Most Reverend William S. Skylstad
Presidential AddressGeneral Meeting
November 12, 2007
All our prayers are for GOD'S WILL to be done...we pray and get outta-the-way....
Today, Americans often have an image of leadership that equates it to power. We often hear calls in society for strong and decisive leadership. At the same time, however, there is resentment toward those who seem to “lord it over” others—who use power and influence in a manner that conflicts with the strong current of individualism that characterizes our time and place. Still, the power of leadership is both a reality and a necessity.
And so, the questions for us as Bishops are these: What is the nature of our leadership and authority, and how do we exercise it? To answer, we must look to the true model of leadership: that of Jesus of Nazareth. And we must ask: how did Jesus lead? How did he use his authority? For us as Bishops, a deep and Christ-like vision of leadership must be at the heart of our service. Christ has called us, as successors of the Apostles, to be his voice in our time. And our time needs to hear the voice of Christ. The Old Testament reminds us of a basic truth: without a vision the people will perish (see Proverbs 29:18). That vision is Christ’s. It is carried by the Church; and we, like Jeremiah, must cry out and not hold back. Indeed at a time like this it should be all so clear to us: We cannot shrink from our calling to be shepherds, to be leaders.
Of course the source of Christ’s power, and its goal as well, was simply this: Truth. The ultimate basis of all truth, of all understanding, rests in God himself. As Christ made it his mission to show us his Father, to teach us to seek the will of his Father, we cannot in fidelity to him renounce or weaken our proclamation of the truth. In our day, that truth is so often related to questions of the moral life. For that reason, we need to continue to speak out and teach our people joyfully to embrace life, to incorporate fully the Church’s vision about chastity and the nature of marriage, and to understand the humanly and spiritually corrosive results of the contraceptive mentality and lifestyle. As shepherds, we will continue to be clear about the fundamental injustice of abortion and of sacrificing sacred human lives at their earliest moments for the sake of progress in medicine and science, or for convenience. We are in a position to speak to those issues not only because our theology holds God’s truth, but also because our contributions to health and to the relief of suffering, by means of our Catholic institutions, are second to none.
As shepherds, we must continue to move minds and hearts to care for those who are needy and disadvantaged. We will continue to speak that truth to all our elected leaders, and to those whose policies affect our society and our world, which so longs for justice and equity.
But even as the basis of our leadership is the moral and doctrinal truth for salvation given by Christ, our leadership is shaped by Christ in a further way. That is, he “did not regard equality with God [as] something to be grasped”; he took on the form of a slave (Philippians 2:6-7). He came among us and lived with us in a way that proclaimed the truth, but he did so first and foremost by example. Without compromise, Christ reached out with love and patience. But his leadership was not one that measured success moment to moment. It was a service, summarized by the magnificence of the washing of the feet, of the prayer for unity, and of submission of himself to the Cross for us, in accordance with the will of his Father. Few in our climate today would see that as a successful form of leadership. But with the eyes of faith, and not of the world, it is precisely that. And that is the model we are called to emulate.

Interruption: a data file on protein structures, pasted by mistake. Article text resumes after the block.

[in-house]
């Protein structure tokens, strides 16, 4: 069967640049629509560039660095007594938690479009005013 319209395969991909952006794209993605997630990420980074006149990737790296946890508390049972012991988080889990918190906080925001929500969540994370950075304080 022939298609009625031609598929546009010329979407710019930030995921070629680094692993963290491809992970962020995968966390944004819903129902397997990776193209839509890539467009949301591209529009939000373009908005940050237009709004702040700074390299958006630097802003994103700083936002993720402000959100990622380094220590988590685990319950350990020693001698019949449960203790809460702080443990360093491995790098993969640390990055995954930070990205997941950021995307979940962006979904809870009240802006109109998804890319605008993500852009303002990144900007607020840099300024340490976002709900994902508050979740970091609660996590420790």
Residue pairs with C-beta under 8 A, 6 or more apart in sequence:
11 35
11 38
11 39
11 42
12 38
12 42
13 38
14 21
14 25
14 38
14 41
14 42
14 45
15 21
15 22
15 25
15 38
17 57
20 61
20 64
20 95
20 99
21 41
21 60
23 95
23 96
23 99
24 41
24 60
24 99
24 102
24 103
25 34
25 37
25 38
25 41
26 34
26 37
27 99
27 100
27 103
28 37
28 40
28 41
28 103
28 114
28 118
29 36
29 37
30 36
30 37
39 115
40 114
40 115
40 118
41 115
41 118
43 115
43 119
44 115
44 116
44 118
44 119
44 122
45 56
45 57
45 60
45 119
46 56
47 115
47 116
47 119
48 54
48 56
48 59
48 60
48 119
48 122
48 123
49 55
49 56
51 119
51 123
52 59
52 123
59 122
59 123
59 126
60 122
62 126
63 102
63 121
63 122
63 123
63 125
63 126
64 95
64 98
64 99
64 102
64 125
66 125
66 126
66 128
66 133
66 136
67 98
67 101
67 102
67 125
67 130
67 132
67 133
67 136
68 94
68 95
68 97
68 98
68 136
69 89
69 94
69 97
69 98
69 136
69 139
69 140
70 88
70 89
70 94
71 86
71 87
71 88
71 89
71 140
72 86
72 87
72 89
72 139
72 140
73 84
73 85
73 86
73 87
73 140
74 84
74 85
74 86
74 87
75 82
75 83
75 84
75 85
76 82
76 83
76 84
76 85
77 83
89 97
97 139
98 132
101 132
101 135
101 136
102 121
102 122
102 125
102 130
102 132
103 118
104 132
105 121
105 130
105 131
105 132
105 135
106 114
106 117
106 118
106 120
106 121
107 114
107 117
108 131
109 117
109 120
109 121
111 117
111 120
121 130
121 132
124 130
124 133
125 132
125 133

Living out such humility does seem paradoxical to many. Consider, for example, the stories that were reported recently, when Mother Teresa’s autobiography was published. Here was a person who exercised leadership in a very real way in our Church and our world, even if that leadership is essentially different from what we have been called to. Her leadership was one based in a fundamental and visible humility that challenged, but also attracted, our world. Still, some people were shocked—perhaps even scandalized—by her memoirs. They revealed that, as with many of the greatest of saints, her humility was not only lived externally. It was a deep spiritual reality. God, it seems, gave her periods of dryness during which he hid his face from her.
The example of Mother Teresa should cause us to reflect as Bishops. What is the state of our souls? Our leadership must be rooted in the humility of a life of prayer, every day and before the Eucharist. It must embrace Christ in the humbleness of the Sacrament of Penance. Our leadership as shepherds will never be authentic if our souls are not one with Christ the shepherd. The words of Mother Teresa herself are fit for our own meditation as Bishops in service to the God’s people: “It is in being humble that our love becomes real, devoted and ardent. If you are humble nothing will touch you, neither praise nor disgrace, because you know what you are. If you are blamed you will not be discouraged. If they call you a saint you will not put yourself on a pedestal.”
Child abuse in church found to mirror society
When It Comes to Defending the Faith, There is No 'Plan B' (Judie Brown)
Newly Elected of USCCB:
Pres. Cardinal George- Chicago,IL
Vice-Pres. Bishop Gerald Kincanas- Tucson, AZ
And our prayers continue...COME, HOLY SPIRIT COME!